Israel's Health Minister Clashes With EU Rep Over Strict New Food-labelling Rules

A European Union attache condemned Israel's new food-labelling laws as 'radical,' something the health minister did not take lightly

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Israeli Health Minister Yaacov Litzman arrives at a weekly cabinet meeting, October, 2017.
Israeli Health Minister Yaacov Litzman arrives at a weekly cabinet meeting, October, 2017.Credit: Mark Israel Salem

The first debate of the Knesset Health Committee over proposed Health Ministry regulations requiring warning labels on foods deemed unhealthy turned into a perfect storm as industry lobbyists and public health professionals squared off.

Even a representative for the European Union – Sandor Szelekovszky, the embassy’s trade and economic section head – weighed in, sparking the ire of Health Minister Yaakov Litzman, who has been a strong advocate of the new rules.

Szelekovszky scored the Health Ministry plan as a “radical” model similar to one used in Chile that wouldn’t succeed in its objectives of promoting better eating. He said that was the European experience with similar labeling requirements.

But before he could finish his remarks, Litzman interrupted. “Because we’re the worst in the world [for obesity and diabetes] we need to take radical measures,” he said.

Szelekovszky resumed his remarks, noting that Israel is part of the developed world, to which Litzman again interrupted him and said, “I’m not interested in economics but in health and that we are the worst in the world, so we have to take radical measures.”

The Health Ministry regulations would require food makers to put red labels on food products that exceed maximum levels of sodium, sugar and saturated fats. Other rules would require that sugar content be illustrated by teaspoon icons. Products deemed healthful will be able to carry a green label.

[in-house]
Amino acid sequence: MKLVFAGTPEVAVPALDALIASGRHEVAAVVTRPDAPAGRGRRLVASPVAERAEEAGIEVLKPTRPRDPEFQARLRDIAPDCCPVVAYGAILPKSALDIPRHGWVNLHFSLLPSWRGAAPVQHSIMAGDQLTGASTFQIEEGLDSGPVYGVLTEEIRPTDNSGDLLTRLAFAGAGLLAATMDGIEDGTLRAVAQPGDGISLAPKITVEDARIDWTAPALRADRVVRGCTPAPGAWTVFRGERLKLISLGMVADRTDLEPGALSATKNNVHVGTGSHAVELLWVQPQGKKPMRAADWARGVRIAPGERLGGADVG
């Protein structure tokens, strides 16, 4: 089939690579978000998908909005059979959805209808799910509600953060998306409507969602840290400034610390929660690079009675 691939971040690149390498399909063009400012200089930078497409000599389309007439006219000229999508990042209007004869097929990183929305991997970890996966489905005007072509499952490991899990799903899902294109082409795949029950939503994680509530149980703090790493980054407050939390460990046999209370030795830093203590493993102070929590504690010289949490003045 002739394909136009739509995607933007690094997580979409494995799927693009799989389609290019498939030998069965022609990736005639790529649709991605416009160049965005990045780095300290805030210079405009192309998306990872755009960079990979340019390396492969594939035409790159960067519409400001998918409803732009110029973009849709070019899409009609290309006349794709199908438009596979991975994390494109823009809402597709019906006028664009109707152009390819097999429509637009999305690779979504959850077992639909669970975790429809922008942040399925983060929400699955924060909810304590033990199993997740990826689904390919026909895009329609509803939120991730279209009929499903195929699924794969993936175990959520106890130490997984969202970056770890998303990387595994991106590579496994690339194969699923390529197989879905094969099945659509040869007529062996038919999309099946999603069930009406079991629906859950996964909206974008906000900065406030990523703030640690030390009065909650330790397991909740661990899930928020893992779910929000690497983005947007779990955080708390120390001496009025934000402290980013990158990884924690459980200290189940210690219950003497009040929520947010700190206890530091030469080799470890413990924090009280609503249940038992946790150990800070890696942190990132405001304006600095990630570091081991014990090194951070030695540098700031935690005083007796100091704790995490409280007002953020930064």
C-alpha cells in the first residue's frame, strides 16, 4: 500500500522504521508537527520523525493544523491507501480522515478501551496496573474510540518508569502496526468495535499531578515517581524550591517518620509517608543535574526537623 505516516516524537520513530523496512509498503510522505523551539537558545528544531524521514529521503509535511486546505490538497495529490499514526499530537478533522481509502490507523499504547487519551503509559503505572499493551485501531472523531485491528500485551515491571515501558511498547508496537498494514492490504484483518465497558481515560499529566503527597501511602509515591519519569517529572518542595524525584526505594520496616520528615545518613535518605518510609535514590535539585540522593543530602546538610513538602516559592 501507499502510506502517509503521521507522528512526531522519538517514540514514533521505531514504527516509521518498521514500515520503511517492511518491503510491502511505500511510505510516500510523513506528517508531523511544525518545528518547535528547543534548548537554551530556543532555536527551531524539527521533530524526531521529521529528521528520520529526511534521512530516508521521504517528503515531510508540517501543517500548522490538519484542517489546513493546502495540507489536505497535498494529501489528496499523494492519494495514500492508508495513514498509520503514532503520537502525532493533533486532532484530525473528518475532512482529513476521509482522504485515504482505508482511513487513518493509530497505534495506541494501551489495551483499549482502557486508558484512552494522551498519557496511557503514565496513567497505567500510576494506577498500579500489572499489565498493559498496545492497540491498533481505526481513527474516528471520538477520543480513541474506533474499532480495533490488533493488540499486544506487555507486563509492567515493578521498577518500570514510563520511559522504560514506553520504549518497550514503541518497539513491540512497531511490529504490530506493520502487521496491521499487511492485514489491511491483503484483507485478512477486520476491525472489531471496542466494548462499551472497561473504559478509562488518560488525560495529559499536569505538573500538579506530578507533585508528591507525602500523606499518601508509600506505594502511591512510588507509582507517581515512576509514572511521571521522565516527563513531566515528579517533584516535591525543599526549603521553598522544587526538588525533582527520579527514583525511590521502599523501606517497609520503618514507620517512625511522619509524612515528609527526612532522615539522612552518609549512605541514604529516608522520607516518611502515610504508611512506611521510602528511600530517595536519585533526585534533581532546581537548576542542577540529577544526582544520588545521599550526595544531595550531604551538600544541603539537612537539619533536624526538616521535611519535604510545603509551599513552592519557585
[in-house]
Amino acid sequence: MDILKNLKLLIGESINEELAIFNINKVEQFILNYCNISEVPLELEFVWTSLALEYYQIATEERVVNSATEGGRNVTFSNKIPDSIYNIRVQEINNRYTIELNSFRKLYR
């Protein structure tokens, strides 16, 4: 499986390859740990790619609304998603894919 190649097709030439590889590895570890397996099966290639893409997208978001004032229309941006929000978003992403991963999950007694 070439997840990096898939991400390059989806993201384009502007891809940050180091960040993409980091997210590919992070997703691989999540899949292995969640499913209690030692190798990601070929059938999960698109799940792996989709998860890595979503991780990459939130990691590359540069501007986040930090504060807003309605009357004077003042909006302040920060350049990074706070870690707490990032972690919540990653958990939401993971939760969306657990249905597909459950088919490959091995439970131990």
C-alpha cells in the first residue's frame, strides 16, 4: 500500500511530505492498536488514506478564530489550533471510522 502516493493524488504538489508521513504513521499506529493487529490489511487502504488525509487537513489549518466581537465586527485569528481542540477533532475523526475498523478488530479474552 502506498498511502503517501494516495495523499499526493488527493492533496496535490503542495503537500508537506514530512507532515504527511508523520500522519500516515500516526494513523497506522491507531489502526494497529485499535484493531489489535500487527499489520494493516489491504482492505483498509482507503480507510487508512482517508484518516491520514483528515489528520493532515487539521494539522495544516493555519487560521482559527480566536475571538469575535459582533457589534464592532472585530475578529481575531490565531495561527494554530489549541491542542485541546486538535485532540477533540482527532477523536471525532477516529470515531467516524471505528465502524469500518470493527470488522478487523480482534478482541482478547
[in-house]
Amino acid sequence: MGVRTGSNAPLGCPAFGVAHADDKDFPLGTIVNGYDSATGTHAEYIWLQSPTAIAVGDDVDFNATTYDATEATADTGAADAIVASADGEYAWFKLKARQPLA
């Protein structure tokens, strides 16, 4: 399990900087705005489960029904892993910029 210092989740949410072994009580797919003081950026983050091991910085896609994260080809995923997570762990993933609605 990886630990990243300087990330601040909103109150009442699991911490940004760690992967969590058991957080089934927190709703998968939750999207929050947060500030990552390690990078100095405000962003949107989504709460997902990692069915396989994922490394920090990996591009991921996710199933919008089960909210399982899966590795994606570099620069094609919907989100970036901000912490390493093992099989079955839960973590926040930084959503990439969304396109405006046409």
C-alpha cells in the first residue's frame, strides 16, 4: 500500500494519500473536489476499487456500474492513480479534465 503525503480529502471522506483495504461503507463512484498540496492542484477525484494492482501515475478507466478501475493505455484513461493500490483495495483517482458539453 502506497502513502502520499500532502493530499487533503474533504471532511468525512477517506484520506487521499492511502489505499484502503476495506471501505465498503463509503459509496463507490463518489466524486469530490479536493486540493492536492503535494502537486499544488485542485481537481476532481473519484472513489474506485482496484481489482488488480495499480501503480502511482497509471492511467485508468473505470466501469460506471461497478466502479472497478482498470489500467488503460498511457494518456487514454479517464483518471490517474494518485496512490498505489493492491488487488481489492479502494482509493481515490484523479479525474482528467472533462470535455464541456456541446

But Szelekovszky termed the spoon icon “disproportionate” and warned that exporters would shun the Israeli market, food prices would go up and poorer people would buy cheaper, less healthful products.

Agains Litzman interrupted him. “I’m confident that in another three years [the EU] be doing the same thing as us,” he retorted.

Moshe Bar-Siman-Tov, the Health Ministry director general, said the rules were needed, citing statistics showing that 10,000 Israelis die every year from an unhealthy lifestyle, mainly poor eating. Six years ago, one out of every five first graders was deemed overweight; today the figure is one in three, he said.

But Dan Carmeli, a lawyer representing the Federation of Israeli Chambers of Commerce, representing food importers, said the Chilean precedent was a poor one for Israel. He said prices would rise as much as 50% for products and that shoppers, according to a Nielsen survey, do look at nutritional information that already appears on the back of products.

But Prof. Itamar Raz, a diabetes specialist who was on the committee that prepared the rules, asserted that the red label were necessary and needed to be complemented by other parts of the regulatory package limiting advertising of unhealthful food to children. “If it ends just with labeling, it won’t accomplish anything,” he warned.

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